Survivor who travelled to the UK by bomber


Born in 1927 to a traditional Jewish family in south-west Poland, Chaim "Harry" Olmer was one of 1,000 children who found refuge in Britain in 1946 - landing in a bomber, where he remembers sitting on the floor singing Hebrew songs with the other children.

Now after a career as a dentist, the 88-year-old grandfather of eight lives in Mill Hill, north-west London, with his wife Margaret.

His experience as a refugee and Holocaust survivor has made him passionate about educating young Britons about the war.

He said: "The memories are always there with me. I don't see why we shouldn't talk about them now. Some people still do not know what the Holocaust is - and it has been 70 years since then. They are pre-occupied with pop music and other things."

One of six siblings, only Mr Olmer and one brother and sister survived the Holocaust. Before the persecution started, his family intended to move to British Mandate Palestine - but never made it.

"I was around 12 when the war started," he recalled. "I went to a Jewish school, but when we left school all the non- Jewish children would throw stones at us and shout at us: 'Jew, go to Palestine'."

He survived six concentration camps - before he was finally liberated at Theresienstadt. "I don't know what I had but I was at death's door," he said, recalling being ill for weeks.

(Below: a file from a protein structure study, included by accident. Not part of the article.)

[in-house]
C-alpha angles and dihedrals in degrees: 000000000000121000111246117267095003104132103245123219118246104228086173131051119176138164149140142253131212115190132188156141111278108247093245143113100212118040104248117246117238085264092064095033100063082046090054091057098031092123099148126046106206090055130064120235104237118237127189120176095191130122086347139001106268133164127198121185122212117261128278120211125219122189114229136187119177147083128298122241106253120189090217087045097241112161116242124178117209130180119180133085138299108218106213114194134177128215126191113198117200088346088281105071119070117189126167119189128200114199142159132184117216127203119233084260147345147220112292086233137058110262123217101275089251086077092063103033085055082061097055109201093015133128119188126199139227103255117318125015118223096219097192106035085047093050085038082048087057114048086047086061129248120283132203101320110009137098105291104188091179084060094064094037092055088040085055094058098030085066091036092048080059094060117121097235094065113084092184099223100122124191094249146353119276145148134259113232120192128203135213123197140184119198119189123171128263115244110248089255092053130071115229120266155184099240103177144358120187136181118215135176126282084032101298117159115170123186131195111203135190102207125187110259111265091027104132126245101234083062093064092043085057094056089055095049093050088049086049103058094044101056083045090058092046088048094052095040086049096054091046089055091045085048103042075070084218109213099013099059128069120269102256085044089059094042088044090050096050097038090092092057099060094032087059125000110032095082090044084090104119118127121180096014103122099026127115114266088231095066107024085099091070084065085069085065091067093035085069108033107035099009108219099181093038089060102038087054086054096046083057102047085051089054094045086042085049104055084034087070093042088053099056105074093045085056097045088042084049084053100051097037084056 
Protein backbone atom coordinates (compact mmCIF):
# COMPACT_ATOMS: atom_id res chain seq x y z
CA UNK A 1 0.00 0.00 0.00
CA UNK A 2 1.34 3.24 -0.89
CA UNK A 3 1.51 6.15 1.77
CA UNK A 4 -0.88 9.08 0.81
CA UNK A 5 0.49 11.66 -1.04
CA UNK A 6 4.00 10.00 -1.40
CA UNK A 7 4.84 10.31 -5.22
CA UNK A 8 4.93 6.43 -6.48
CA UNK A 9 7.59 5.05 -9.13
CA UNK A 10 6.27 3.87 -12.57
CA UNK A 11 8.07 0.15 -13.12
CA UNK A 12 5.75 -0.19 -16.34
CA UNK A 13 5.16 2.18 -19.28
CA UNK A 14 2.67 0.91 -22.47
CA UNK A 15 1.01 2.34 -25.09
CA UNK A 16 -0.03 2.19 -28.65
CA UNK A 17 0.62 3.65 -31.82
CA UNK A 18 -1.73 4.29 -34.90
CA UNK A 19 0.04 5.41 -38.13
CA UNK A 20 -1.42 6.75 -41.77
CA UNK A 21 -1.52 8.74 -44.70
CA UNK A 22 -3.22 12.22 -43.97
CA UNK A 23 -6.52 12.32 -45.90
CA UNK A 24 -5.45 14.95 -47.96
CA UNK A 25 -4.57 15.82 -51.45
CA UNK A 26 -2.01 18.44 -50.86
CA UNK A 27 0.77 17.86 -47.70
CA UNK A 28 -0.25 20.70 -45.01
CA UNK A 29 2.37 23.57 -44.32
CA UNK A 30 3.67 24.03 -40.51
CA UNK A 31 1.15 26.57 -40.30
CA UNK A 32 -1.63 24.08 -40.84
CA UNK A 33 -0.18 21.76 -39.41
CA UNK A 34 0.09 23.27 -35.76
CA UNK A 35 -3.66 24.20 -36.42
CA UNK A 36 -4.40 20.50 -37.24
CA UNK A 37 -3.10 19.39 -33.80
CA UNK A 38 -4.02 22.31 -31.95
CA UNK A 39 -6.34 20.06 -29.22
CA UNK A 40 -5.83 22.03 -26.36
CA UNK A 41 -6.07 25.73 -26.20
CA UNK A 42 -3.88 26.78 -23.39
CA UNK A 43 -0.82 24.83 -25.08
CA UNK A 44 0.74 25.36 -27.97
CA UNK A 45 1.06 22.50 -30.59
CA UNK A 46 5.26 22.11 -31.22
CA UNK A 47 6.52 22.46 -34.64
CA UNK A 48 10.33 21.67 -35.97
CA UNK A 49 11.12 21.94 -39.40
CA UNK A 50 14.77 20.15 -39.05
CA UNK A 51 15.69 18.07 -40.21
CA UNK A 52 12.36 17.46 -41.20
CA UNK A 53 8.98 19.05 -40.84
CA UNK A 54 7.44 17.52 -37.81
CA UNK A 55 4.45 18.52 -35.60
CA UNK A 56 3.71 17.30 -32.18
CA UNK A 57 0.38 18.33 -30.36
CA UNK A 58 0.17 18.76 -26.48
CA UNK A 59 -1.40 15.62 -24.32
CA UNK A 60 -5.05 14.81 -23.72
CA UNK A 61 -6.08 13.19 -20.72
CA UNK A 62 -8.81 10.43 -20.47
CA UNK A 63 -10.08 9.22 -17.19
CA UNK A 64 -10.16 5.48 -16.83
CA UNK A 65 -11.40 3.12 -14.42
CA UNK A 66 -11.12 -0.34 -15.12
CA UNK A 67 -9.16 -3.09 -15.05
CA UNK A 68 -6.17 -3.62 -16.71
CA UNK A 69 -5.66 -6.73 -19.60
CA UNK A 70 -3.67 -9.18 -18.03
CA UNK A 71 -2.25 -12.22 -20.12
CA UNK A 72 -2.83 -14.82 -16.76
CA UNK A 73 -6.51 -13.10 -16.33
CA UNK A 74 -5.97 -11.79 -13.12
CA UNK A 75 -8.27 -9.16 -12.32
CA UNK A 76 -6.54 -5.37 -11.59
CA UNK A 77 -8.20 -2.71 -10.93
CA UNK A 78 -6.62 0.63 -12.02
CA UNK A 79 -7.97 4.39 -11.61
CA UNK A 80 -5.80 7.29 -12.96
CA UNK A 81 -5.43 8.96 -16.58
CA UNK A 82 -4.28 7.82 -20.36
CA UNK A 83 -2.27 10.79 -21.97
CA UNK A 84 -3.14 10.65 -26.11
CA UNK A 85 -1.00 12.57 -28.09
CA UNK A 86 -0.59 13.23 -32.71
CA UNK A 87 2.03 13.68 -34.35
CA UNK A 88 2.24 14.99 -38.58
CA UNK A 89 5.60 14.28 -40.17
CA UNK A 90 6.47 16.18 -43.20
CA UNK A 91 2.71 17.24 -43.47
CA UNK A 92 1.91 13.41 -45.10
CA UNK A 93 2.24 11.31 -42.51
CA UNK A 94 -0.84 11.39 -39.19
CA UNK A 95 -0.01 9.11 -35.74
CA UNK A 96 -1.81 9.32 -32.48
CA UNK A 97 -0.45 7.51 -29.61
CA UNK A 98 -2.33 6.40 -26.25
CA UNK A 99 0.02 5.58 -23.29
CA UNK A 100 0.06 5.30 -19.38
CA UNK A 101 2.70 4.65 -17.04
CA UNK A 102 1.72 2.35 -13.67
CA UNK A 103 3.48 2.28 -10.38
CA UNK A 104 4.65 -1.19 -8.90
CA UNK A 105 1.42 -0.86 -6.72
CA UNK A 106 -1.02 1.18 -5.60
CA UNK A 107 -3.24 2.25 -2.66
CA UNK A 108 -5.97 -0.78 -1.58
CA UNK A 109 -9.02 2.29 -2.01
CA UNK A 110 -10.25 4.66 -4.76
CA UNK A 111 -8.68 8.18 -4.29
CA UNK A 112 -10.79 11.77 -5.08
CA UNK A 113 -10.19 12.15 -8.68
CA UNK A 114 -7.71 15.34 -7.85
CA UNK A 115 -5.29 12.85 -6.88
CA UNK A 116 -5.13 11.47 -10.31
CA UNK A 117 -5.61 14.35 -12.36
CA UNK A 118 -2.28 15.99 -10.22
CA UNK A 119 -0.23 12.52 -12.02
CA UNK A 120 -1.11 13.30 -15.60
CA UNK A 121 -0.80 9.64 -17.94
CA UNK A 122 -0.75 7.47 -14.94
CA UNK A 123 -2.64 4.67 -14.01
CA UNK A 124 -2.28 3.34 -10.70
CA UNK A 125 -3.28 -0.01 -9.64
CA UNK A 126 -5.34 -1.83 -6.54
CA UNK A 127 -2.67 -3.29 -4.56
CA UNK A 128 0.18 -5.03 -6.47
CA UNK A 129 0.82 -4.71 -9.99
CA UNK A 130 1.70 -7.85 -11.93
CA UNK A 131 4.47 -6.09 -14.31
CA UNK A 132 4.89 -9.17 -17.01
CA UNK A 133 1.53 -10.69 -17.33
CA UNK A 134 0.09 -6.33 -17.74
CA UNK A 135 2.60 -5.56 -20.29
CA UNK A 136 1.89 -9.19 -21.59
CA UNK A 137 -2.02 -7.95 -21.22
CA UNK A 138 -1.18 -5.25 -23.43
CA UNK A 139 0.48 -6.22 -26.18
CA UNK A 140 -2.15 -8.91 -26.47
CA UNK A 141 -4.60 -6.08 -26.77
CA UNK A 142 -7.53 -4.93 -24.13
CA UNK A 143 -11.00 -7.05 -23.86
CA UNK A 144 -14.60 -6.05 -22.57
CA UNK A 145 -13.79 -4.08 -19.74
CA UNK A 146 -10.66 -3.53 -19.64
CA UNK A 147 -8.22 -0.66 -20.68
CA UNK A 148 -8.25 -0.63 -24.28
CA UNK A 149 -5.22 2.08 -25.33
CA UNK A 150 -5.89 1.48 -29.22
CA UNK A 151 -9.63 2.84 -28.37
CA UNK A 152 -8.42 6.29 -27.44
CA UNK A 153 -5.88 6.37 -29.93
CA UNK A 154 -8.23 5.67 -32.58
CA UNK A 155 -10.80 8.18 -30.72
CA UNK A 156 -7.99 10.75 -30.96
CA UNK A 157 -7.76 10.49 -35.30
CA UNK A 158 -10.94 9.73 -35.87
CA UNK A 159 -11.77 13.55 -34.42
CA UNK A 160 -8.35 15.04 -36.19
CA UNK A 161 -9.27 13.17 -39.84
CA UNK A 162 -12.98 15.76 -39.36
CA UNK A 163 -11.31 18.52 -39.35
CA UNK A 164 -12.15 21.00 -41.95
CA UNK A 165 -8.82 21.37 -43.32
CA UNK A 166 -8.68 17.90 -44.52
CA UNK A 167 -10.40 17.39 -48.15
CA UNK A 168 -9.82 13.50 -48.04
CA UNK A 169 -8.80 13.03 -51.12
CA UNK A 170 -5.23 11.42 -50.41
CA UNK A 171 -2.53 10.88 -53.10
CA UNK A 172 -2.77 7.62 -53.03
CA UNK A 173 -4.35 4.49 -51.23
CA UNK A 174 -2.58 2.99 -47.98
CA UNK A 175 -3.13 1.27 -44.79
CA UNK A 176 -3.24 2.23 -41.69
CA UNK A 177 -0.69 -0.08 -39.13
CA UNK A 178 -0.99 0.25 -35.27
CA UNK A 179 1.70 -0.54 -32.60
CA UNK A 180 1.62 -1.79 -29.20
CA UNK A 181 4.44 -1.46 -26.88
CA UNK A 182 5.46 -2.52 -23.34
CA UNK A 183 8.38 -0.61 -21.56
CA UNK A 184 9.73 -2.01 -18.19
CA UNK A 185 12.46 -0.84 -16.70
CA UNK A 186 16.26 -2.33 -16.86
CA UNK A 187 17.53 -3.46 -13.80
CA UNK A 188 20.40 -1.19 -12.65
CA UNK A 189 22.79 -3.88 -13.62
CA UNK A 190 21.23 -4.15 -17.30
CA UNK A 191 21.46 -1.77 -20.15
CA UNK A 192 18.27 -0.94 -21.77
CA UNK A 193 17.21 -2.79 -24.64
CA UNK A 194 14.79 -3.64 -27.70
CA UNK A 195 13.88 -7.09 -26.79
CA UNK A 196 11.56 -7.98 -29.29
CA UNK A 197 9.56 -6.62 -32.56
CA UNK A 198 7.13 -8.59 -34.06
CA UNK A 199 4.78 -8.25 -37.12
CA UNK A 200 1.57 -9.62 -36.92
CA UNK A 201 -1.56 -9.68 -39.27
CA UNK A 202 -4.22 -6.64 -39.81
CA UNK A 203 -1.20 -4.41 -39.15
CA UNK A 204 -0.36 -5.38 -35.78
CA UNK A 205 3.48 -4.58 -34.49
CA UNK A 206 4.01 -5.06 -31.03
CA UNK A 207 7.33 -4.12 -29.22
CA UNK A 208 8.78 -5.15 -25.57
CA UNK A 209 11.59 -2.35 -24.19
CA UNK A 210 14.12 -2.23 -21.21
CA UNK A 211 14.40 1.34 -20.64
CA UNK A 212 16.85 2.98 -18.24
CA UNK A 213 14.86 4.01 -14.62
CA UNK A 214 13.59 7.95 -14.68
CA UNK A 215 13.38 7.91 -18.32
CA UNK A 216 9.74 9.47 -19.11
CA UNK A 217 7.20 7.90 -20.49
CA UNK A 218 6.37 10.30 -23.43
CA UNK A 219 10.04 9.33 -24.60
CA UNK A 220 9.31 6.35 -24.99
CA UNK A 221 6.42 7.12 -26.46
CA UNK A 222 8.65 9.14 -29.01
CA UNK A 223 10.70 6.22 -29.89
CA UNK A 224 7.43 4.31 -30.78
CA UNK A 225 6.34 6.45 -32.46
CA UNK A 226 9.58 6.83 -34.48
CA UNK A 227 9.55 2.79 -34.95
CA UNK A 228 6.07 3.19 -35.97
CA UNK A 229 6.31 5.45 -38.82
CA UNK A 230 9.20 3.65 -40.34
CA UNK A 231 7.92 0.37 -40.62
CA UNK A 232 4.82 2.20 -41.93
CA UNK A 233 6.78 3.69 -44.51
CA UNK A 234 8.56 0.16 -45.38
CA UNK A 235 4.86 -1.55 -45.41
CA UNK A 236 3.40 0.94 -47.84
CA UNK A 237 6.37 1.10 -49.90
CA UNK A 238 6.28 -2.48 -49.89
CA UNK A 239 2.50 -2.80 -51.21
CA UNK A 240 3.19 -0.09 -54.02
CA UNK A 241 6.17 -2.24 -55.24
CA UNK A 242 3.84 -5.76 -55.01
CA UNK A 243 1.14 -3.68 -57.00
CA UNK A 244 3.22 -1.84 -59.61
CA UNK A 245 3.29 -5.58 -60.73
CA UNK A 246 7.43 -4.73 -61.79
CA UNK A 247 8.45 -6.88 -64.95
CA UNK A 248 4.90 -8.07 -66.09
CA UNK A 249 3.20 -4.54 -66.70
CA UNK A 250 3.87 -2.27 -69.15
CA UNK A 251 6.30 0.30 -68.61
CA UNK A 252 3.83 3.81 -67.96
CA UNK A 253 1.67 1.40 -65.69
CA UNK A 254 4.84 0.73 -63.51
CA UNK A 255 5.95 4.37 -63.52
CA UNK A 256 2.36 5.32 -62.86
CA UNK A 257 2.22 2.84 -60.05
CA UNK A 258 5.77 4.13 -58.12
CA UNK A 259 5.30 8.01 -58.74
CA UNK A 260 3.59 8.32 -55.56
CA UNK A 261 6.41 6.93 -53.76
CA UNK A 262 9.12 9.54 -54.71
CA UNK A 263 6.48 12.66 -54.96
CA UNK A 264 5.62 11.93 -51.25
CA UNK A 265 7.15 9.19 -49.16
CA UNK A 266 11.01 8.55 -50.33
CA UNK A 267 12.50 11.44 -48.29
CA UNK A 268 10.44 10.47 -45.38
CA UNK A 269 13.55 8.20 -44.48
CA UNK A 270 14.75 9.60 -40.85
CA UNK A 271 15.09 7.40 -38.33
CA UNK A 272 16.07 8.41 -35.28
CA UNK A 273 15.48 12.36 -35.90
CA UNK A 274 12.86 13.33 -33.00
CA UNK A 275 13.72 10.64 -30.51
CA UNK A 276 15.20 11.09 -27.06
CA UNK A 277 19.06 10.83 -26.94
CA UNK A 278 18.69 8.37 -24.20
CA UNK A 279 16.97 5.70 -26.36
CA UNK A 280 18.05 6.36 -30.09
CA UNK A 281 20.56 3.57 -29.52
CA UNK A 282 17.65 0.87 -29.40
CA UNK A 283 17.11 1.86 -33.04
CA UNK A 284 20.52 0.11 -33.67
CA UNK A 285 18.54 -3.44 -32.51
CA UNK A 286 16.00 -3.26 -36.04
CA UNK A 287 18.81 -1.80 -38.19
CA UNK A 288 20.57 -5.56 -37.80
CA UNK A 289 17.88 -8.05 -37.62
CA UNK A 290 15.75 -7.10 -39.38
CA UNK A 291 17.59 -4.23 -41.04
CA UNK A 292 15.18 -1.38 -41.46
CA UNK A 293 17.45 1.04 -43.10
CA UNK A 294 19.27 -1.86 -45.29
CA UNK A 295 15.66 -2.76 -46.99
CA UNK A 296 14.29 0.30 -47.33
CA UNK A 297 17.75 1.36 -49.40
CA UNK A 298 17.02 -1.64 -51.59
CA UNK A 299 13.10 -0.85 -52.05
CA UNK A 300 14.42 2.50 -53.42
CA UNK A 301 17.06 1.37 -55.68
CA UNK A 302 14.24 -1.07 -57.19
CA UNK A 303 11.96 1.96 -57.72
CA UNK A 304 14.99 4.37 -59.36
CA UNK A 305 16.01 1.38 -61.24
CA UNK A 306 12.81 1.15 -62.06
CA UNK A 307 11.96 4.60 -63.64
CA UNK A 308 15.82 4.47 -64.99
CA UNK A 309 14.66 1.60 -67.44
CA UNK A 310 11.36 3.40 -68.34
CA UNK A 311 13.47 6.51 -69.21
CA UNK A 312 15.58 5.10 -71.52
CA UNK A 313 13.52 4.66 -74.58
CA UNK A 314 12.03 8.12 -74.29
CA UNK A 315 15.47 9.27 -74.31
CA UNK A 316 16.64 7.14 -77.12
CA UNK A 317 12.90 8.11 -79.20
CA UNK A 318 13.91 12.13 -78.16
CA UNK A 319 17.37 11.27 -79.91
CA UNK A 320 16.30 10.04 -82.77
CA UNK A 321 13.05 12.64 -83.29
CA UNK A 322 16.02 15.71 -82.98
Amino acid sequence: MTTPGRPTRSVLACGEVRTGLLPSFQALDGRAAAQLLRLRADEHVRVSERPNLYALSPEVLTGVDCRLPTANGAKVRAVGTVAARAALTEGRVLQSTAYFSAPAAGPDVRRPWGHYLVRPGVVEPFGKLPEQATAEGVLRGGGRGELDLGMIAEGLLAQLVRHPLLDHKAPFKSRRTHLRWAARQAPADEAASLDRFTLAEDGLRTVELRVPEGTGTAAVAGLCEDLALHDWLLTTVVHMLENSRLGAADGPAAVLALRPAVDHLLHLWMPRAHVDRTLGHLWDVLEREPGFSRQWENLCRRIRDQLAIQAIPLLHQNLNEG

But he recovered. He then joined a group of child survivors who were travelling from Theresienstadt to Prague, where they were met by British planes that took them to Amsterdam, before finally landing in Carlisle.

He said: "I am pleased that I came here because of the opportunities I have had. Britain gave me a life and a home. They gave me a future - everything that I could have possibly had as a free man, I got.

"I had to work for it; I did not get it by doing nothing. I worked hard and I got whatever I wanted: I got a family, a home, friends and I belong to a community - that is what life is all about."

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